It is that desire we have to integrate players into the England set up straight away that is effectively hindering the progression of younger players. If you look at who performs best for England and their clubs most consistently now it’s your Jordan Henderson’s, Danny Welbeck’s and Daniel Sturridge’s. Even Joe Hart falls into this category as they are players who played for the under 21 side for years and played in every under 21 tournament England qualified for. I am a big believer that players need to prove themselves internationally in order to make it into the England squad by playing for the under 21s. The four I highlight are four of England’s best players right now. You need to pay your dues and work hard to get the rewards of playing for England as you are used to those high intensity international matches.
I’m not a fool, I know that there are exceptions to this. The likes of Rooney and Owen in my lifetime who were thrust in from an early age and they excelled. These two off the top of my heads are the exceptions and that just shows the quality of each individual player. I remember seeing England U21s face Luxembourg at Reading’s Madejski Stadium in 2000, the line up back then was unreal. Heskey up front with Lampard and Gerrard in the middle with Carragher and Ledley King at the back. Players who all broke through to the England team in the following years, England’s golden stage of the modern era. They played in a Sven Goran Eriksson side whom without that Ronaldinho free kick looping in would have gone on to win the World Cup in my mind.
But the first three, Heskey, Lampard and Gerrard are probably up there in the list of the best England players of the 21st century, yes even Heskey, the partnership he and Owen shared both for England and Liverpool was unbelievably potent. These players weren’t promoted to the England first team on the back of a decent run or media pressure, they played in the under 21s till they were at least 21, like Welbeck and Sturridge have. Like Hart and Henderson have. That is why I wouldn’t thrust the young players in so quickly, they are the first to be blamed when it all goes wrong.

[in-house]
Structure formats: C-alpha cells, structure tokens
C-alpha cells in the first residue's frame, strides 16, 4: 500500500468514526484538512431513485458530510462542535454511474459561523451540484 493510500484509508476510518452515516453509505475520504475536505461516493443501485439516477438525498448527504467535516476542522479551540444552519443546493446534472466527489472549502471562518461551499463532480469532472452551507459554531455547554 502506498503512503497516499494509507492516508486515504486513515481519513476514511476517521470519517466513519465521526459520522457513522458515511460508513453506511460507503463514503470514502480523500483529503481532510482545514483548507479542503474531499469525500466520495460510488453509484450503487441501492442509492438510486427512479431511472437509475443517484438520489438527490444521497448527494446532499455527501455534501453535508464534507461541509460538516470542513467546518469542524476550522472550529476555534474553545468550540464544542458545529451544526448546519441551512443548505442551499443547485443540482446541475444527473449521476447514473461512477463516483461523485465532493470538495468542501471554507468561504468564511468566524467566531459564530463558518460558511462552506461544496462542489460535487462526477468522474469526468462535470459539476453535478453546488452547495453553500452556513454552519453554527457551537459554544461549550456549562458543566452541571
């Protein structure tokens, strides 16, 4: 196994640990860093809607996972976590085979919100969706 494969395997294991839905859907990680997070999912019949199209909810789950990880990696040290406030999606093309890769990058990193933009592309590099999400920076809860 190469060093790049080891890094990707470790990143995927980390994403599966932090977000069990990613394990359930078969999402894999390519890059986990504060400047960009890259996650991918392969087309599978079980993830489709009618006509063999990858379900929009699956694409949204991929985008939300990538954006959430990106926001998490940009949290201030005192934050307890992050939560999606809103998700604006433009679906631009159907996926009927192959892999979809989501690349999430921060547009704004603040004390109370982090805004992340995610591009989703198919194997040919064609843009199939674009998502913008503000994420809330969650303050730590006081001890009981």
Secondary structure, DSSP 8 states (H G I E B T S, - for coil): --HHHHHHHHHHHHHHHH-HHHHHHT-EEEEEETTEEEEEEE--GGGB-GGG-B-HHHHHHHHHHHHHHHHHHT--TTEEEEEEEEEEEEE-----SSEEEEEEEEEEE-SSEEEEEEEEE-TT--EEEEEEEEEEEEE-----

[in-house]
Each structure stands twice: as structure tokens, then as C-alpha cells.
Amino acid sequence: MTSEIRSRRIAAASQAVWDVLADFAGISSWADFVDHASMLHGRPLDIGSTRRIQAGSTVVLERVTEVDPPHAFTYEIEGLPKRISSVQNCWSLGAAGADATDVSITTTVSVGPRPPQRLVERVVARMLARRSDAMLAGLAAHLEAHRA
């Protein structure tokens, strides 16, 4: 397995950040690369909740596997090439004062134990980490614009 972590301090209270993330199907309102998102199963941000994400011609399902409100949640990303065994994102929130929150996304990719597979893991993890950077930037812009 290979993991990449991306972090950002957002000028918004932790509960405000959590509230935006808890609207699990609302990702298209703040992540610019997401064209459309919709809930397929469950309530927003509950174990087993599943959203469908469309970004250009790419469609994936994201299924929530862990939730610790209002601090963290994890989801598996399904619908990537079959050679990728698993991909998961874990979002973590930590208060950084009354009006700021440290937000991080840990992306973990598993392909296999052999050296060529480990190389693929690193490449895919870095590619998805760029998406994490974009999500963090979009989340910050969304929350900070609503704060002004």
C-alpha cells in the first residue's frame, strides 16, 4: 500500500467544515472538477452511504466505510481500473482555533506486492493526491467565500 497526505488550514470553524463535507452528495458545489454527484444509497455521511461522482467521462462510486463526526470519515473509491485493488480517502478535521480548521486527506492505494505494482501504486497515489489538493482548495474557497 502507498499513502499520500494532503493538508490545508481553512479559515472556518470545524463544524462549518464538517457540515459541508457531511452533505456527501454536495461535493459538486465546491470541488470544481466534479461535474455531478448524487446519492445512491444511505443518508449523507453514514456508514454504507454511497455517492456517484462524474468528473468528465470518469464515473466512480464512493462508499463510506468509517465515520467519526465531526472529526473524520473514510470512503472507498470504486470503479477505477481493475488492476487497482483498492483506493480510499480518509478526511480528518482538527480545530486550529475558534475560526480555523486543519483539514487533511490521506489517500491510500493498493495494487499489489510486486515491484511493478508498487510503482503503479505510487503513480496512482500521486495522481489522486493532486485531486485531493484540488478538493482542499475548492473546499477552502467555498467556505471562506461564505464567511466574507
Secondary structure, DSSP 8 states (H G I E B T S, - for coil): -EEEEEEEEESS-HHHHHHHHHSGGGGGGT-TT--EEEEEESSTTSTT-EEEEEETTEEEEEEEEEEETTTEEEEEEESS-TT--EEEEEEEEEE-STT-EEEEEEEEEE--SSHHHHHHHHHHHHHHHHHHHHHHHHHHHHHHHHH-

This brings me to Friday’s game. Lithuania at home. Now I know he is having the season of his life and I know everyone rates him, heck even I do, but I wouldn’t have called up Harry Kane. I am weary of how the pressure, the spotlight and the media hype surrounding him may or may not influence him. Obviously at this point we don’t know if he is going to be a Rooney or Owen and take the footballing world by storm internationally but after subsequent and frequent failings of our young players there is more than a chance that he could follow the likes of Wilshere and Berahino as almost coming across as one hit wonders.
Yes, he is having a great season at Tottenham, ridiculous in fact. But that doesn’t necessarily mean he is going to rival the world’s best for the Balon D’Or this year. There is still part of I think everyone that suspects or questions whether he is just a one season wonder. Only time will tell, and that is why I would have waited to include him. Just think, you leave him to continue what he is doing for Tottenham week in week out for the rest of the season, give him the summer to do the business for England under 21s, getting to grips with major tournaments and settling into that mindset. By the time you call him up for the winter internationals he is already scoring again for Tottenham (or whoever he may play for) he is proving he is the real deal, bang, you call him up in time for a competition you had comfortably qualified for and then England turn up in France for Euro 16 with the most in form striker of the last two years who is still new and hungry in terms of international experience. But no, he has been called up for qualifiers that England should win even if they called up Francis Jeffers and David Nugent (two players who were expected so much but failed to deliver), and what happens if he returns to Tottenham having not scored in these games? Suddenly question marks will be over him in regards to whether or not he can handle international intensity matches, why? Because he was expected to do too much too soon.
I know not everyone will agree with me, you are more than welcome to tweet me and tell me I’m wrong but I will stand by what I say and I honestly think that throwing the young English players into the fire of major international games too quickly is what is limiting the progression of our players and is actively hindering England as a footballing nation.